PLAN­ETS ALIGNED

A con­cert by Si­mone Young is al­ways an event, but what would it take for her to ac­cept a role in Aus­tralia, asks Matthew West­wood

The Weekend Australian - Review - - Profile -

You won­der how Young does it, main­tain­ing a fam­ily in Bri­tain and keep­ing an in­ter­na­tional ca­reer on the go, and with an el­derly mother back in Aus­tralia.

“Be­cause Dad only passed away re­cently, and we lost my brother only a few years ago, she’s on her own in Sydney,” Young says. “I’m the only child, I’m on the other side of the globe and I have re­spon­si­bil­i­ties there. I just try to come out here as of­ten as I can to be with Mum. We talk ev­ery day.”

She con­tin­ues: “Look, it’s hard. And this pro­fes­sion is a very dif­fi­cult one to com­bine with real life. I can’t re­mem­ber the last time I walked into a su­per­mar­ket, which re­ally is sad be­cause I’m not that per­son.”

Un­like medicine or the le­gal pro­fes­sion, there is no ob­vi­ous ca­reer path to be­com­ing a con­duc­tor. Young’s par­ents weren’t par­tic­u­larly mu­si­cal.

Harry, her fa­ther, was a dap­per man who worked as a fam­ily so­lic­i­tor. He loved lis­ten­ing to mu­sic on the ra­dio and had a spe­cial fond­ness for mu­sic of the French im­pres­sion­ists. Her mother, born Sim­ice, em­i­grated with her par­ents from a fish­ing vil­lage in Croa­tia to the West Aus­tralian gold­fields. Young’s grand­fa­ther Svetin ran a pub in Boul­der called the In­ter­na­tional Club that was burned to the ground amid the anti-im­mi­grant vi­o­lence that en­gulfed the gold­fields in 1934. They lost every­thing they had brought with them from Croa­tia: her mother has only one pho­to­graph of her­self younger than the age of eight.

“Im­mi­gra­tion has al­ways been such a dodgy is­sue, still is, ev­ery­where,” Young re­flects. “And the mo­ment peo­ple feel fi­nan­cial pres­sure, the last wave of im­mi­grants are the ones who cop it.”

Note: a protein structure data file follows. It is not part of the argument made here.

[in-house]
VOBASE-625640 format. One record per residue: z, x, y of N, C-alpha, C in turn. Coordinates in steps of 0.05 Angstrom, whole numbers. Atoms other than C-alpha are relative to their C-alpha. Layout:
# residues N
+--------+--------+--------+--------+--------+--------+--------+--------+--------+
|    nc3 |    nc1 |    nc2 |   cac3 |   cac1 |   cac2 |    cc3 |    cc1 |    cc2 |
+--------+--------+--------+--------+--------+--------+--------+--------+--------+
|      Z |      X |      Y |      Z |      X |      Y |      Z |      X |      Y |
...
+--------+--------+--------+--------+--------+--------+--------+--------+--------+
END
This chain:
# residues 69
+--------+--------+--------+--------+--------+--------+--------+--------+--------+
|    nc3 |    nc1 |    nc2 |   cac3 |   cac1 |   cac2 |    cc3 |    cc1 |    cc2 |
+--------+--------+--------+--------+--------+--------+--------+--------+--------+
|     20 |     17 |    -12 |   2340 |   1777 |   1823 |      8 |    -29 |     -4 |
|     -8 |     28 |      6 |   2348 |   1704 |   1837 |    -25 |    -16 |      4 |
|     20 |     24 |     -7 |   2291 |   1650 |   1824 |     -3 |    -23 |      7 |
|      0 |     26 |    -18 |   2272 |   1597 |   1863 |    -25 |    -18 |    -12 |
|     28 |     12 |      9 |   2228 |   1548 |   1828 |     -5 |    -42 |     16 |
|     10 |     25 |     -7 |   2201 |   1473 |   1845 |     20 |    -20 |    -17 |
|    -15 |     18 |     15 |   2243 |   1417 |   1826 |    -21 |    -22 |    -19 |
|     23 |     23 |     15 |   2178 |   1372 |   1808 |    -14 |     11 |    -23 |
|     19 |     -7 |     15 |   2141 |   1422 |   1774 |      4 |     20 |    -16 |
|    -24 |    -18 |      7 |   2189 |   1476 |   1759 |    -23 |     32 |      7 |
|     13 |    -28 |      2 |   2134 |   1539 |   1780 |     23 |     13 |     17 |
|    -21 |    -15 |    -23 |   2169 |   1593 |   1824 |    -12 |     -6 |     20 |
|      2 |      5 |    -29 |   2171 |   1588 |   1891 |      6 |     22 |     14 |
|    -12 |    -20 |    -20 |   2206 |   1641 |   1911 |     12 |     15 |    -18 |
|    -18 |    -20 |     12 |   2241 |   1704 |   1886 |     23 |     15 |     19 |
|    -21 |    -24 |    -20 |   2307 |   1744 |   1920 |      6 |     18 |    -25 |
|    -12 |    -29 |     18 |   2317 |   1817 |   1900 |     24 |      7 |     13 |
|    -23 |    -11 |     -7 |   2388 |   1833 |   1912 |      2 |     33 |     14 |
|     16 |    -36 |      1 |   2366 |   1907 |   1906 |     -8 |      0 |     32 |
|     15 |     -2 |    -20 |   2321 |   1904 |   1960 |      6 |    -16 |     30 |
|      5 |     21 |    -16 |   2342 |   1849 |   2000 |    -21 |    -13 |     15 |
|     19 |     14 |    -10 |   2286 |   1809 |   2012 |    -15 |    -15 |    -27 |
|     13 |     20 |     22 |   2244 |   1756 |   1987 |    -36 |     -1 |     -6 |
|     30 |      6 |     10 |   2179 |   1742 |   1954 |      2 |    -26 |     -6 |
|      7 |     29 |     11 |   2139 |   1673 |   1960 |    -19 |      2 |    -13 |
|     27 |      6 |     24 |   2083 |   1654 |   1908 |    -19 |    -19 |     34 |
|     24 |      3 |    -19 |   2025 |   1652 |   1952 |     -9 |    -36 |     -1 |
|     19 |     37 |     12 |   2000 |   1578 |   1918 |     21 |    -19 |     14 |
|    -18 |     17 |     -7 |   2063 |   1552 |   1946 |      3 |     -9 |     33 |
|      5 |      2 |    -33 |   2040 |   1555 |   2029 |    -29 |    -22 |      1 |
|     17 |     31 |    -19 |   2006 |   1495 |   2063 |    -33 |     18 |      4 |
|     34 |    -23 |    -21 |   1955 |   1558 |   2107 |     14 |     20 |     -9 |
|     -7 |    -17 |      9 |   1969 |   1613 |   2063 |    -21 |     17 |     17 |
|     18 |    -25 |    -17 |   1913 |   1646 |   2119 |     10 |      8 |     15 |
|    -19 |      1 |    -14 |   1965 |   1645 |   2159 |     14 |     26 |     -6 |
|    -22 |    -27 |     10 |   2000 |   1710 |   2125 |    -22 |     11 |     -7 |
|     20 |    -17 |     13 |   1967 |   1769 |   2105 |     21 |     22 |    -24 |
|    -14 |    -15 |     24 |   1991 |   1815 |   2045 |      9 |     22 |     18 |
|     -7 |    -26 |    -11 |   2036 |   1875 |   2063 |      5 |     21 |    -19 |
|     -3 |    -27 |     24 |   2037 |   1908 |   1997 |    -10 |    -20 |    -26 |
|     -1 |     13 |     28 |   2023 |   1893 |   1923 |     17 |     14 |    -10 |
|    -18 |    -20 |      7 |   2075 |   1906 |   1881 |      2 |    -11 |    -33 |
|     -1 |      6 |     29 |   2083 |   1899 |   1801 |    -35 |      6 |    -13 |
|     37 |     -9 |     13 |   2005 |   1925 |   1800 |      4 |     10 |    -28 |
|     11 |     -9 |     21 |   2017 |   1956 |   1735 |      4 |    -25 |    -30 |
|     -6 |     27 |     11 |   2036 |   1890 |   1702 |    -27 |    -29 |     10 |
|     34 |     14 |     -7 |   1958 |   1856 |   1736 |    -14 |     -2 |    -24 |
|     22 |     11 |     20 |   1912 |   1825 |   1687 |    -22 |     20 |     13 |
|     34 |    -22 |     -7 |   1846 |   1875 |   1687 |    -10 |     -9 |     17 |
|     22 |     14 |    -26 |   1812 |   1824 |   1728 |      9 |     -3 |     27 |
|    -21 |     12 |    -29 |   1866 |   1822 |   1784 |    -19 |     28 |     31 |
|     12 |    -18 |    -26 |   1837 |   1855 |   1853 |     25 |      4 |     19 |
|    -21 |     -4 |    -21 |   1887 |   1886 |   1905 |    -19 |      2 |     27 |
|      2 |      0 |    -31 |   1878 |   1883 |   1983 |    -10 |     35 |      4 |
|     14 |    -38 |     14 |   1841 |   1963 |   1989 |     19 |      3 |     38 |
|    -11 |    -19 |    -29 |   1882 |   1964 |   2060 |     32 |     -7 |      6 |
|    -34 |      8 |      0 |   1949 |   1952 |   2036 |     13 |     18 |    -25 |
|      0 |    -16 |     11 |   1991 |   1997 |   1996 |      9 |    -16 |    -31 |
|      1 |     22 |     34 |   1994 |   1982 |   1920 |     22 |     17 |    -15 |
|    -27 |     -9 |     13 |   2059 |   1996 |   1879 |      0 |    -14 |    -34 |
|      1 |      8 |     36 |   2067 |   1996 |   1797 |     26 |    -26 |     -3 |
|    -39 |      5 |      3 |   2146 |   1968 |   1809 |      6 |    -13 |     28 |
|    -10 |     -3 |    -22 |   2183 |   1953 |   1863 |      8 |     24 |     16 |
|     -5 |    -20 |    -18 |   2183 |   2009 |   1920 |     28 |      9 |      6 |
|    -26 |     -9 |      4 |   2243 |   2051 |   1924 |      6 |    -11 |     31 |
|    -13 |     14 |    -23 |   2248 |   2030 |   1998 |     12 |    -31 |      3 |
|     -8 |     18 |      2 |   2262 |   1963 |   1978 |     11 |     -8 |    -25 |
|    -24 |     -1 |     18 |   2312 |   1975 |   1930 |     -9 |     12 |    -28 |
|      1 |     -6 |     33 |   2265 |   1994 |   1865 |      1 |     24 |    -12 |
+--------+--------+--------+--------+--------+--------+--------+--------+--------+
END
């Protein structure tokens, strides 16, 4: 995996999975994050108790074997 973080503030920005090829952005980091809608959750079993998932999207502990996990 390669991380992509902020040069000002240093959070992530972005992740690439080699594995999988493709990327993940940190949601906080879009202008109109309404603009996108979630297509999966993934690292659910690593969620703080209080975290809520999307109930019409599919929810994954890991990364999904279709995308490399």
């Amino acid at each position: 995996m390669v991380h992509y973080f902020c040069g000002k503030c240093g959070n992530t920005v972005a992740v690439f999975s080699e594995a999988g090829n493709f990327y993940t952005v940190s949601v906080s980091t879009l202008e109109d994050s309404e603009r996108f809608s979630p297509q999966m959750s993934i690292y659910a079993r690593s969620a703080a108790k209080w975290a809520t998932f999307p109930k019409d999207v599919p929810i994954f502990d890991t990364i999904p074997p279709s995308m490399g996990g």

Young has de­scribed her­self as “thor­oughly Ger­man­ised”, hav­ing lived much of her work­ing life in that coun­try, but talk­ing with her in Bris­bane, she is very much the Aussie girl. Her man­ner is fa­mil­iarly Aus­tralian, re­laxed and friendly. Even when dis­cussing mu­si­cal con­cepts — for ex­am­ple, the con­nec­tion be­tween the rhyth­mic pulse of lan­guages and mu­sic — she speaks as if it’s a catch-up over cof­fee or a glass of wine.

Her fam­ily did not have a record player un­til she was 12 years old — such a thing was re­garded as a lux­ury — and her ex­po­sure to mu­sic was from opera broad­casts on the ra­dio or what she could play for her­self.

“I had sight-read my way through all the Beethoven piano sonatas by the time I was 12,” she says. “If I wanted to lis­ten to some­thing, it was ei­ther the ABC on the ra­dio, or I would scour church fetes and car-boot sales, and buy boxes of old mu­sic and sit down and sight-read at the piano. I had a cu­rios­ity for this stuff, and I had to hear it, that weight of sound.”

Af­ter her stud­ies at the Sydney Con­ser­va­to­rium of Mu­sic, and an ap­pren­tice­ship at Opera Aus­tralia and in Cologne, she be­came an as­sis­tant to pi­anist and con­duc­tor Daniel Baren­boim, one of the gi­ants of the mu­sic world. She re­calls Baren­boim once de­scrib­ing the mu­sic of Beethoven, Schubert, Brahms as “key­board play­ers’ mu­sic”: play­ing the piano in­flu­enced the way they thought about com­pos­ing for or­ches­tra.

“It’s a ver­ti­cal weight, hav­ing to be car­ried through a hor­i­zon­tal line,” Young ex­plains. “That’s how you con­duct Bruck­ner, and it’s Wag­ner as well.”

Yes, it’s a gen­er­al­i­sa­tion, but she makes the point by way of ex­plain­ing her at­trac­tion to the Aus­tro-Ger­man mu­si­cal tra­di­tion: its weight and grav­ity, com­pared with, say, the up­ward in­flec­tions of Ital­ian mu­sic.

Among her achieve­ments at Ham­burg was a new pro­duc­tion of Wag­ner’s four-part Ring cy­cle — she brought the Ham­burg forces to Bris­bane in 2012 to per­form the first part, Das Rhein­gold — and the com­plete sym­phonies of

Con­duc­tor Si­mone Young

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